Artemis Fowl (2020)

Artemis Fowl (2020) Cover

Artemis Fowl is an adaptation of Eoin Colfer’s wonderful 2001 YA novel that I enjoyed reading and completed “Book Journal” projects for in high school English class. Director Kenneth Branagh (Thor, Murder on the Orient Express) creates a film that is fast-paced, full of energetic action, but sad to say lacks characters that are not given enough time to build any emotional depth or chemistry with one another. Additionally, the plot is incredibly messy and you never feel the gravity of all the action that is unfolding. I cannot imagine anyone being in love with this film, including fans who are sure to be upset with the vast amount of plot changes. Luckily, you can opt to switch to a different movie with Disney+ if the one you begin is not engaging.

12-year-old genius Artemis Fowl II (Ferdia Shaw) is determined to save his father (Colin Farrell) who has mysteriously disappeared. The lives of Artemis, his Bodyguard Dom (Nonso Anozie), Holly the elf (Lara McDonnell), Mulch Diggums the dwarf (Josh Gad) and the Commander of the fairy police, Julius Root (Judi Dench) all collide in this fantasy adventure, as the hunt for the rare and powerful Oculus is wanted by boy genius and the fairies. CGI Heavy battle scenes and convoluted Sci-Fi talk are littered throughout the picture.

Ferdia Shaw, whose credits include being the grandson of Robert Shaw (who played Quint in Jaws), makes his feature debut and his performance is incredibly underwhelming. I feel terrible to say that; wishing the best for this young actor and his future endeavors. The screenplay extremely limits him on the range of emotion he can display and lacks character-building moments or conversations he could have had with other cast. Lara McDonnel, another young actress who is beginning to build her resume, never feels like she truly bonds or is “won over'' by Artemis, whose relationship with McDonnel’s character (Holly) should gradually shift from hostile to friend. Josh Gad’s character is being interrogated specifically to tell the audience through voice-over everything that is happening.  Eventually this begins to feel a bit condescending as we are spoon fed most of the story. The biggest eye roll is when he explains to the audience, “this is the part where I come in” as we see him on screen- instead of letting us figure it out on our own. Judy Dench is the strongest performer in the film, playing a leader of a fairy organization who is direct, sharp, and a little more interesting to see on screen. Butler Dom, played by Nonso Anozie, gets very few lines in the film and when you’re supposed to feel bad that he is lethally hurt there is no emotion because the story does not build any of these characters to feel like real people.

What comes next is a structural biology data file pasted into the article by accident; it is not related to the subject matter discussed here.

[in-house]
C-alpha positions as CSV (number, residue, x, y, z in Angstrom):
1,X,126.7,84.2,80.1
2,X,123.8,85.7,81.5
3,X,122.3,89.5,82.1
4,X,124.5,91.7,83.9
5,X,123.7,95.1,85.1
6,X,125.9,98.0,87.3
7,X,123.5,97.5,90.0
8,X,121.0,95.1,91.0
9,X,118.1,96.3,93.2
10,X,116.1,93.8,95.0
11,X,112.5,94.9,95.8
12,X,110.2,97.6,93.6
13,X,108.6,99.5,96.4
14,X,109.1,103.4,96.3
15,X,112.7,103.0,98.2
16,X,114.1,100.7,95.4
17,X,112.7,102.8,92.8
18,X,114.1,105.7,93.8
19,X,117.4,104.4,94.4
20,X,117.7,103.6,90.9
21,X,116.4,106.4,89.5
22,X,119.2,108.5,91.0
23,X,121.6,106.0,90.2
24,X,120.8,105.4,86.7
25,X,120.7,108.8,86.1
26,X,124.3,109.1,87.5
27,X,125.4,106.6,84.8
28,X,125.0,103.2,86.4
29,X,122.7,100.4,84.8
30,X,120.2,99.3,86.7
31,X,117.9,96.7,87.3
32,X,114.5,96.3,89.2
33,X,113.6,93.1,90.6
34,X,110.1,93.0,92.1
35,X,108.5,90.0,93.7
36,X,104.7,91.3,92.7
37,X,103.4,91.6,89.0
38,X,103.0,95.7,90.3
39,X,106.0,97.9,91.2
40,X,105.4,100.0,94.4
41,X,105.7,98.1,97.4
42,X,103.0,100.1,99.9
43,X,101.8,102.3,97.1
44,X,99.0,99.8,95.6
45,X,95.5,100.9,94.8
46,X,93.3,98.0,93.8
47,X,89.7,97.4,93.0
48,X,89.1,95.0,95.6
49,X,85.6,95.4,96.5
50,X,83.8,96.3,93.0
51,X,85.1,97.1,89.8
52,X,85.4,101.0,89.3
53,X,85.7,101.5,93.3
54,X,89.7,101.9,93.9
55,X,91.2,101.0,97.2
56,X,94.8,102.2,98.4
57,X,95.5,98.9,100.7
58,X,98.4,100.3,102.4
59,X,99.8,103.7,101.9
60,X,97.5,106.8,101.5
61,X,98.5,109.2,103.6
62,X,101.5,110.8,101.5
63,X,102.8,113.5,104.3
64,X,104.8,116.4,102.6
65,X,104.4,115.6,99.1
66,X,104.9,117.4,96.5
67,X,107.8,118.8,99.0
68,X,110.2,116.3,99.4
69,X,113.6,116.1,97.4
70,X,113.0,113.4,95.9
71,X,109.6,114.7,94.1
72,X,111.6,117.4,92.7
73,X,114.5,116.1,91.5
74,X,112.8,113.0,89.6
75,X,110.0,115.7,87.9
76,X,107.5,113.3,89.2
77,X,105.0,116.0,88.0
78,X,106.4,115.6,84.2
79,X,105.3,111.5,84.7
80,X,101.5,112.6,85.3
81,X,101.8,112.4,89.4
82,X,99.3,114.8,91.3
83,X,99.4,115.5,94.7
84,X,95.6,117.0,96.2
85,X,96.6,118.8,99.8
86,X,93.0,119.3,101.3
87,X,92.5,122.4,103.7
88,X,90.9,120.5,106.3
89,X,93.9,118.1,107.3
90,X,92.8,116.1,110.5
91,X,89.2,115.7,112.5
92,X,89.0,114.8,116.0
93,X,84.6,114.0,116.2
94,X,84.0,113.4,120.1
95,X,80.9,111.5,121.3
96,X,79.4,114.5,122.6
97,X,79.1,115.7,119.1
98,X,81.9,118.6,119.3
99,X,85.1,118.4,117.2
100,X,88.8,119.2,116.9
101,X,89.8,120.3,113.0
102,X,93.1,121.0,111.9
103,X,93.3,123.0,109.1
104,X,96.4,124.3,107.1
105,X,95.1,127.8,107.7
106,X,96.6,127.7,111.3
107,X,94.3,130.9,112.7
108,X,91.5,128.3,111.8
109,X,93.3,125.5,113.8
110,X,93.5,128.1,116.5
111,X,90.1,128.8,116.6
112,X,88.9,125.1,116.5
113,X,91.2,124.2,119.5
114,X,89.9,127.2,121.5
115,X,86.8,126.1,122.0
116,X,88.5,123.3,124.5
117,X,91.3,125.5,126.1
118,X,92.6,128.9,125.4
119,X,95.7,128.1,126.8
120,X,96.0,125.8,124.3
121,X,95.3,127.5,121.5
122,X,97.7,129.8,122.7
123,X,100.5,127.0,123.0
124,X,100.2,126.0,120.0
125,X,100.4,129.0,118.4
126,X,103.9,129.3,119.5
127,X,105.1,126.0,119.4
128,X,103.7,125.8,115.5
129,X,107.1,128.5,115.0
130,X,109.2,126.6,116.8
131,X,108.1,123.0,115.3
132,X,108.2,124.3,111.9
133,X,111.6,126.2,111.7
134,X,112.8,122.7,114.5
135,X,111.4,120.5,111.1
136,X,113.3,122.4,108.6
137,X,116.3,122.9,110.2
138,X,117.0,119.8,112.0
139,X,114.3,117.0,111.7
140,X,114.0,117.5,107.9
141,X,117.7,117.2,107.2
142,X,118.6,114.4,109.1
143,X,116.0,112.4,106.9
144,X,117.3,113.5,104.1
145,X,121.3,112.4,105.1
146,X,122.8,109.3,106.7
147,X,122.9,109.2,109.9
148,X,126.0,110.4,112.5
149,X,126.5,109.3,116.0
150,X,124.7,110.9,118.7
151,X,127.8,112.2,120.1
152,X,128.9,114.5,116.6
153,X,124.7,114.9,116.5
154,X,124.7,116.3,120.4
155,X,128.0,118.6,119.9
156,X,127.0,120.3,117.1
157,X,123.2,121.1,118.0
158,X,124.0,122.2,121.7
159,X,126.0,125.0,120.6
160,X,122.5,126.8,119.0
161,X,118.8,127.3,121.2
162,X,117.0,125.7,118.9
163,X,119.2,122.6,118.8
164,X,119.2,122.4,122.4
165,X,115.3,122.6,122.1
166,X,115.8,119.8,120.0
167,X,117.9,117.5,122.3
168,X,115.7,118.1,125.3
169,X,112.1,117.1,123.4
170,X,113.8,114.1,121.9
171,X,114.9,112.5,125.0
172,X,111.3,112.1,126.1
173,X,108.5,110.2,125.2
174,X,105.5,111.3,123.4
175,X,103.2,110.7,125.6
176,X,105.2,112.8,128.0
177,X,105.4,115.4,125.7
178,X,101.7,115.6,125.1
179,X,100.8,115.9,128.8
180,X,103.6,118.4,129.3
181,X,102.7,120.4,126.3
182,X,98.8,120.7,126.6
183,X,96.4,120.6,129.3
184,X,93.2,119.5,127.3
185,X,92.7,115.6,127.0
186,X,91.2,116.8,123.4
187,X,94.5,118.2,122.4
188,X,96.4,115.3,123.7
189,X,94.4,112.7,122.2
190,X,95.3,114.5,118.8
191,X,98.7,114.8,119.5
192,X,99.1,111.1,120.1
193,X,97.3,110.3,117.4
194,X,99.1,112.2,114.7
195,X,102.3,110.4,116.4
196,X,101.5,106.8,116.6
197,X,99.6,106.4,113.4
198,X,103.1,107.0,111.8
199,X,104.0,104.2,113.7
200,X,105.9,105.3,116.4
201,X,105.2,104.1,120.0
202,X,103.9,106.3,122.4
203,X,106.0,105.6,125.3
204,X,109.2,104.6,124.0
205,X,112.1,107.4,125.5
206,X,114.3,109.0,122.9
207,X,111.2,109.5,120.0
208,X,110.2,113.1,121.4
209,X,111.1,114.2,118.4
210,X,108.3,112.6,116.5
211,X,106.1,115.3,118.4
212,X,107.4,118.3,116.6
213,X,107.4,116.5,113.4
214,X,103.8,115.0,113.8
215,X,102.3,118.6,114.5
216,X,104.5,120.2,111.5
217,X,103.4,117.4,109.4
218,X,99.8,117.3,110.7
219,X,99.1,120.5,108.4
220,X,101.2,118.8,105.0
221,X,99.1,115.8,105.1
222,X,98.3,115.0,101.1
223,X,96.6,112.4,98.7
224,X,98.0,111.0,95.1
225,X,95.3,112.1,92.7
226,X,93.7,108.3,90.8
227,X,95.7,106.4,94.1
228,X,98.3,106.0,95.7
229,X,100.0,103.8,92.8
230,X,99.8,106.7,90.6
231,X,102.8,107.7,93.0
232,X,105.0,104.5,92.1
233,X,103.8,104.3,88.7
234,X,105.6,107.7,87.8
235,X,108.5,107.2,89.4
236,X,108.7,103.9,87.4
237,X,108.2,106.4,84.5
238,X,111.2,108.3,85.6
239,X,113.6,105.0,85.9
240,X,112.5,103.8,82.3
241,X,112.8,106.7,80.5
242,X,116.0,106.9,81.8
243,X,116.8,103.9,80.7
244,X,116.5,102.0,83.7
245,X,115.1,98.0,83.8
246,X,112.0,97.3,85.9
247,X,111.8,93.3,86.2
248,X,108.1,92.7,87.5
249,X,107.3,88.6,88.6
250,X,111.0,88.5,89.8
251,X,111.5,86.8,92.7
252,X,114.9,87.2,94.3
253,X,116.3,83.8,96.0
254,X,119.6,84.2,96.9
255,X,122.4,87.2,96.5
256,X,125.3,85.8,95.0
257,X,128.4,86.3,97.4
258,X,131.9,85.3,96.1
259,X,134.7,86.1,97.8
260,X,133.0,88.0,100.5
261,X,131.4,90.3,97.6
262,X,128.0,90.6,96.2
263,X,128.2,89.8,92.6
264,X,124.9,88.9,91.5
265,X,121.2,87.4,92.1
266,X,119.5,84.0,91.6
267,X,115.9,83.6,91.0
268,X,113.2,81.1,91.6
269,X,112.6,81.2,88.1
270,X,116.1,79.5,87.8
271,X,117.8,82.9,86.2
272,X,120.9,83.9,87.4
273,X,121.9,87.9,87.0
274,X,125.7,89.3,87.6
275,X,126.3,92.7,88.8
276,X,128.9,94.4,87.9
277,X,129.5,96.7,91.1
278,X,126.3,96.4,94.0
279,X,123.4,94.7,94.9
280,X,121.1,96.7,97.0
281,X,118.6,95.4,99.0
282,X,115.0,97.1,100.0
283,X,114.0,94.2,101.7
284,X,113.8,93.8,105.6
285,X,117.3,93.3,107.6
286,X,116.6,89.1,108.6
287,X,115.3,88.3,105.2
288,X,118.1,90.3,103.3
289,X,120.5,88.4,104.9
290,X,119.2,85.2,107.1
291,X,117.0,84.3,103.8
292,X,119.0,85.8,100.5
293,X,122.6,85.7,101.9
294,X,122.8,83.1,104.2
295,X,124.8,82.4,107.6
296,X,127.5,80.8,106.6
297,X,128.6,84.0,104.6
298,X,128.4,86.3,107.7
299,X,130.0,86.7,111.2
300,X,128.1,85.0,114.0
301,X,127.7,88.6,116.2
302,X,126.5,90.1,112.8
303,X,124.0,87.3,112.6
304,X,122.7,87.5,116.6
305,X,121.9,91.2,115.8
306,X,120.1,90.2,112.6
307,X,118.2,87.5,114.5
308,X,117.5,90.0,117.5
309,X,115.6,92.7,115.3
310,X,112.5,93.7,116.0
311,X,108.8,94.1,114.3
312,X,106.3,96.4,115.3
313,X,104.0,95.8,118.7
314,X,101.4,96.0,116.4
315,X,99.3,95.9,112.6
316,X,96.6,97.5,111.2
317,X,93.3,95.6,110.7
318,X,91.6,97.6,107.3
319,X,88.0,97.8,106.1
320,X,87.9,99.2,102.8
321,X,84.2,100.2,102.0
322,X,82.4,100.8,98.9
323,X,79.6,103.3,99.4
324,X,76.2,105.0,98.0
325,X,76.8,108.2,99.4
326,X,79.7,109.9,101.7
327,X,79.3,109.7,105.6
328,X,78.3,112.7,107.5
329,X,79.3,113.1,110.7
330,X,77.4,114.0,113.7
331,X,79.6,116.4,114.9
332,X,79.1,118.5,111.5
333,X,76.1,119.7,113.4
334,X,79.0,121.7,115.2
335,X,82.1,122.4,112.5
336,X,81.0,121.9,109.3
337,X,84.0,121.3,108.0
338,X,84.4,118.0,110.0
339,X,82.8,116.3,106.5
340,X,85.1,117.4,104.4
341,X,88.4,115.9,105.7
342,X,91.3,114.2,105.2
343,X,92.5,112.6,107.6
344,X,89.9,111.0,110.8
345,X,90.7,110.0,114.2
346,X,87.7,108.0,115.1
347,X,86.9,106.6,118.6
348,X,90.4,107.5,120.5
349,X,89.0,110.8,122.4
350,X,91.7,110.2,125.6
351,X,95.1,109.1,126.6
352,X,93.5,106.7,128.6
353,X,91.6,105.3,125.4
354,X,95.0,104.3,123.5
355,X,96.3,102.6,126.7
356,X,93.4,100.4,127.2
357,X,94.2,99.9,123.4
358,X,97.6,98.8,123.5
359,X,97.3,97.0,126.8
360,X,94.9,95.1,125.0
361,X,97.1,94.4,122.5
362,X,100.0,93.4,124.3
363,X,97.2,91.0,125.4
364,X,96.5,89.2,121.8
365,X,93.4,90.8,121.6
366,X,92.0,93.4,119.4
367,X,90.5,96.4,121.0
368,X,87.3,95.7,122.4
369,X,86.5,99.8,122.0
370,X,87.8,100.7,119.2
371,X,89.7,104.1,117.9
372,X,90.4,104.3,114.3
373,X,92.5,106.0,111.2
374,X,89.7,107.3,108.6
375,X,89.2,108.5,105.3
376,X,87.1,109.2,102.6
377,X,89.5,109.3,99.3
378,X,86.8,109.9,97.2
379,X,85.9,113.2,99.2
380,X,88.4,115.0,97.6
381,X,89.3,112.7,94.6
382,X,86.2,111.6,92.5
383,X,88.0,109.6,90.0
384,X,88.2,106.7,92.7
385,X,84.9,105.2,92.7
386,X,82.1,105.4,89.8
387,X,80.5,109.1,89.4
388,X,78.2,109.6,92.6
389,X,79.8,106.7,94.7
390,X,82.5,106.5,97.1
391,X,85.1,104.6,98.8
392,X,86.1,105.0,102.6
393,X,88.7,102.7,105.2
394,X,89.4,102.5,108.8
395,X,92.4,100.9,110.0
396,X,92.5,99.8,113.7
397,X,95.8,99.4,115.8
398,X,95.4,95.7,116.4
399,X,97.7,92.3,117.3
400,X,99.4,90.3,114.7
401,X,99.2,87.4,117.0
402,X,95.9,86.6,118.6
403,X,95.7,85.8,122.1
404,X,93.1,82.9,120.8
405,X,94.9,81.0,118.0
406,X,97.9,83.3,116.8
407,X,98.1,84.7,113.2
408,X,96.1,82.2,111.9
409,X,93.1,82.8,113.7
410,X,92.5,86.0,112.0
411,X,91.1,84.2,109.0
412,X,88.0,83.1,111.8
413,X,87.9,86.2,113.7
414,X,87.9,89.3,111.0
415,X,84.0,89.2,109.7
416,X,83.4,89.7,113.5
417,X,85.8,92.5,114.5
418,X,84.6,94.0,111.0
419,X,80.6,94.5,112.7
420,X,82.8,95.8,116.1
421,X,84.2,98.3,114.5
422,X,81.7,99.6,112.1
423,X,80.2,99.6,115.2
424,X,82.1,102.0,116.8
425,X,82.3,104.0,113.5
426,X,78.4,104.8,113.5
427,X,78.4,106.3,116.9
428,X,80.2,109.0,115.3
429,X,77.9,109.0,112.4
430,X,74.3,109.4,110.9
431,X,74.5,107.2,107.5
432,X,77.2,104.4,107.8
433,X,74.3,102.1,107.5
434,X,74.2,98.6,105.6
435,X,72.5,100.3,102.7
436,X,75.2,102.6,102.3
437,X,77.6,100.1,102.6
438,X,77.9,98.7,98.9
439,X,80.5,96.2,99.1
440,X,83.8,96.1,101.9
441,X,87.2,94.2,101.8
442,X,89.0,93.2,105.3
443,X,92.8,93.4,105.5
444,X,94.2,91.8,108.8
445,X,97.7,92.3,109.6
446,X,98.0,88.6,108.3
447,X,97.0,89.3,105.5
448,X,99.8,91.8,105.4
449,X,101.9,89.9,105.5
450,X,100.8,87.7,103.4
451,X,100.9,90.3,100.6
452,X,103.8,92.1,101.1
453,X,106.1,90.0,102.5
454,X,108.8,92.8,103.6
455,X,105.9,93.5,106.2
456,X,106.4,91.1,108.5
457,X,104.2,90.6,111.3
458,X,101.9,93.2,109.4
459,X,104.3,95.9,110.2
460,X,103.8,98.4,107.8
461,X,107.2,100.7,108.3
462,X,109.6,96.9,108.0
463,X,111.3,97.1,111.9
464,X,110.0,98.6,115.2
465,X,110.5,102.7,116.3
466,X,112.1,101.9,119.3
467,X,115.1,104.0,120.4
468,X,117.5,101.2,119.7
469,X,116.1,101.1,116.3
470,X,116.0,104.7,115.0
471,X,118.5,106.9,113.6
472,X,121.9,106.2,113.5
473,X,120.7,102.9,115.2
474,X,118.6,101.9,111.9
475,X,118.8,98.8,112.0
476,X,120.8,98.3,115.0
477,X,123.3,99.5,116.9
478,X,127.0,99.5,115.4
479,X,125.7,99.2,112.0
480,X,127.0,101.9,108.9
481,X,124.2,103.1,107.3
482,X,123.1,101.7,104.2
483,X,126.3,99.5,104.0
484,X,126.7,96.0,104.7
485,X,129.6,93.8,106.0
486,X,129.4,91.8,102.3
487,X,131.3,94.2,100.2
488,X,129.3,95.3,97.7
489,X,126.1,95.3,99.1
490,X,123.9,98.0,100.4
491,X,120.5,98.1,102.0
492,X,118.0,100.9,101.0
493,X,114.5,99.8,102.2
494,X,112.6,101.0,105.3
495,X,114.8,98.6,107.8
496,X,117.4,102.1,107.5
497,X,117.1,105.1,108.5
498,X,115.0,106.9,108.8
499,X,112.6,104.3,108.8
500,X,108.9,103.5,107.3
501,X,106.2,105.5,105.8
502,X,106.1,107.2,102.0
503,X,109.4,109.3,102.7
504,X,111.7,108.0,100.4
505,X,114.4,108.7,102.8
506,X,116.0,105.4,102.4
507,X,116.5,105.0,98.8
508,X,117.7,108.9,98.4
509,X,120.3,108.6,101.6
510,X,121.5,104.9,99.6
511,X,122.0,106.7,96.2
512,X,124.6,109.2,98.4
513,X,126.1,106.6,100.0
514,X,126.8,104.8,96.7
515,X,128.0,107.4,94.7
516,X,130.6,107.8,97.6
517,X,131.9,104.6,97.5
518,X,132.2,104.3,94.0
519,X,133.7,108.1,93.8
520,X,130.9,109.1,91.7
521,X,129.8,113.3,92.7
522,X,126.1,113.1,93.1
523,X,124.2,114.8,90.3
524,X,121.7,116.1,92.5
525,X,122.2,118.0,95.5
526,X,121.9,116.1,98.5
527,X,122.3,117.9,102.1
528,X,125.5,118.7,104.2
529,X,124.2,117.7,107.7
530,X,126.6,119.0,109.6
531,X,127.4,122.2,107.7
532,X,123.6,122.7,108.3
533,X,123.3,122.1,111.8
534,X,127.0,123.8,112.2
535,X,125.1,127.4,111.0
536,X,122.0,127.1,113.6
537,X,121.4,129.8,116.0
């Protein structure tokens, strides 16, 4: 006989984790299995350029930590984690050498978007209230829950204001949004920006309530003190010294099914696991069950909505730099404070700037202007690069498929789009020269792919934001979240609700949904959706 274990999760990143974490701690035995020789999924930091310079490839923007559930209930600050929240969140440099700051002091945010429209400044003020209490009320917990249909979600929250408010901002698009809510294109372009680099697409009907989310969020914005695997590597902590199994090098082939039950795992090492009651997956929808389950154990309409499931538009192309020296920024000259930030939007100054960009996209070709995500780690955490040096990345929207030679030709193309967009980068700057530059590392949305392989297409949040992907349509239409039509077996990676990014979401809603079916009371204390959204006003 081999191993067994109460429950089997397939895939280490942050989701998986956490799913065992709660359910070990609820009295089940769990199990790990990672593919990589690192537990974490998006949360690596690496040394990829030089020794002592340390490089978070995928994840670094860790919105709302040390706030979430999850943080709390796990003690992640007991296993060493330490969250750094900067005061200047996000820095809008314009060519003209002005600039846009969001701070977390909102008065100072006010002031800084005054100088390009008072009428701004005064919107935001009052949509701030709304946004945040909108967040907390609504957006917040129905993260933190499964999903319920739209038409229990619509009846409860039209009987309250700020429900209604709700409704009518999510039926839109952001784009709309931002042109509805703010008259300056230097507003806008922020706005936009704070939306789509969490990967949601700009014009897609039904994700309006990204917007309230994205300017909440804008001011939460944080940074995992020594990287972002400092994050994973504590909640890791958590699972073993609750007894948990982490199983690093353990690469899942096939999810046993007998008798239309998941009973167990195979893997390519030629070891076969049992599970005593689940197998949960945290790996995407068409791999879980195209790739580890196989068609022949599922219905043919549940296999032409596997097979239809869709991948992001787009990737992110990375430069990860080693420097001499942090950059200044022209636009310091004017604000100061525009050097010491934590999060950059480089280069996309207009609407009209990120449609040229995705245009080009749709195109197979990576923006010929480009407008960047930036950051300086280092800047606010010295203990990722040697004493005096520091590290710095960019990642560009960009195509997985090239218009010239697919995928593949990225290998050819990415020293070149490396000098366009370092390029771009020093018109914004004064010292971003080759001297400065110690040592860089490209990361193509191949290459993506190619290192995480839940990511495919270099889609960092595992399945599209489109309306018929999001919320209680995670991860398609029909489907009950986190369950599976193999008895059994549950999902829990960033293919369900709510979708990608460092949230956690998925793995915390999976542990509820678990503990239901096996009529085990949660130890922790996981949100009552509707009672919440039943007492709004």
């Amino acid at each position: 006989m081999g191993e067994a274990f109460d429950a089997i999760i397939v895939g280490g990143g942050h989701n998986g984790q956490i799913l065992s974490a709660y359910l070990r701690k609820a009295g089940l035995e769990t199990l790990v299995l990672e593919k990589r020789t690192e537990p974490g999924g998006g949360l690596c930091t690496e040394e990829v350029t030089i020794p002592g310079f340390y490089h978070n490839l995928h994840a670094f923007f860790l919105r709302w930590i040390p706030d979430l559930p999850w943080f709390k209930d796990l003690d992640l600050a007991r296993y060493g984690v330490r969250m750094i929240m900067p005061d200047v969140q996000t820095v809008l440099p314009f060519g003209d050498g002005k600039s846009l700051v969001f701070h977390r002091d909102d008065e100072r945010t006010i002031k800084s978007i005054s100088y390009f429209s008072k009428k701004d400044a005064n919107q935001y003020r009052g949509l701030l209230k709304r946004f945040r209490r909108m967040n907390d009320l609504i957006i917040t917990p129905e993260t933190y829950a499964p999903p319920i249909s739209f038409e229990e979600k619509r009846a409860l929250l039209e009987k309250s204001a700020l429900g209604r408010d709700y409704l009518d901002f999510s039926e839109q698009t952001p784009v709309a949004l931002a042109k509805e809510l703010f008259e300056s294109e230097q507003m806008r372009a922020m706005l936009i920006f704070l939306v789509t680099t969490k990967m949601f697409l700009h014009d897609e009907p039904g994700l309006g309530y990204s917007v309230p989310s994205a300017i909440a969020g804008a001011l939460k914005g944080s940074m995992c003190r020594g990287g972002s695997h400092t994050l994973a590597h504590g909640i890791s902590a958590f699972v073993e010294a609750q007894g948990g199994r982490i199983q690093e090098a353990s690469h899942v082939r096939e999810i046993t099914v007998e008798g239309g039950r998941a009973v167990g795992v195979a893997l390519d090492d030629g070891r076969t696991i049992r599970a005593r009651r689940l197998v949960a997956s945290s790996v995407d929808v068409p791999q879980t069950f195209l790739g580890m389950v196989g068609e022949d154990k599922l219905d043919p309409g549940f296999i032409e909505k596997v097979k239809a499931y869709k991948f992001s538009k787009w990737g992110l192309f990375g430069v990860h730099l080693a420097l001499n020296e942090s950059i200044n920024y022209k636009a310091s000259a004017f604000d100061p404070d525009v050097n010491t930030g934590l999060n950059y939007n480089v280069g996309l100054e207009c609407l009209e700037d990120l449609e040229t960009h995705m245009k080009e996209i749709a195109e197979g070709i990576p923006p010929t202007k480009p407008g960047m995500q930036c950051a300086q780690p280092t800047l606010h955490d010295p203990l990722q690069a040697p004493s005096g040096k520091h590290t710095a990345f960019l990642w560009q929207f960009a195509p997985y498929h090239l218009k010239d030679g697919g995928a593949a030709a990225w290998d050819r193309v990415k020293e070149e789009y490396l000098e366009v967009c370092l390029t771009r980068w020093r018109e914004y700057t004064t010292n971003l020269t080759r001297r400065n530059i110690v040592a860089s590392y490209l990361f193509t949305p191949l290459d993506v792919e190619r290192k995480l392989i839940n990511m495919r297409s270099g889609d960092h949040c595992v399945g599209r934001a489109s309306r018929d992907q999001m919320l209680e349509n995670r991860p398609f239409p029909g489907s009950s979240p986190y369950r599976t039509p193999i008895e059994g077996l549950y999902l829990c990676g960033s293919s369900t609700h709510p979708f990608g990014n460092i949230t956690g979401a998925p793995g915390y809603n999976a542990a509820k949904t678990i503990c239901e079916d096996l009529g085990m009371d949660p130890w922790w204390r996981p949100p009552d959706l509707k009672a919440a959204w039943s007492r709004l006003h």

The biggest problem with Artemis and the reason why the characters feel so artificial is that the plot is incredibly rushed! The novel, which has so much more rich detail with what characters are thinking and feeling, is shoved into this 1 hour and 35 minute running time. If this is supposed to lay the groundwork for a big franchise why in the world would we go through it all so quick? The first Harry Potter film which had some of the same uphill battles of establishing a fantasy world was 2 hours and 39 minutes. While that film has a lot of magic and action there’s plenty of moments where the film stops to make you care about the characters and show how those characters all think and feel (Harry being mistreated by the Dursleys, Hagrid giving Harry a cake, Ron asking Harry intimdatingly if he really has “the scar”, Hermione feeling hurt after hearing Ron talk behind her back, etc.) Those moments are what made the story and the magic was simply a nice unique flair. However, Artemis Fowl is all action and forgettable scenes of witty unrealistic dialogue that the audience will be unable to connect with. It seemed liked screenwriters Conor McPherson and Hamish McColl highly feared that the audience would get bored so we rush through so many action scenes and over-the-top “you better do as I say” conversations. Lastly, we don’t get a scene where we truly feel as if Artmis cares about his father and if it doesn’t seem like he cares why should I?

Final Verdict:The best thing about Artemis Fowl is that it is free if you already have Disney+ and if you don’t this is certainly not a reason to begin your subscription.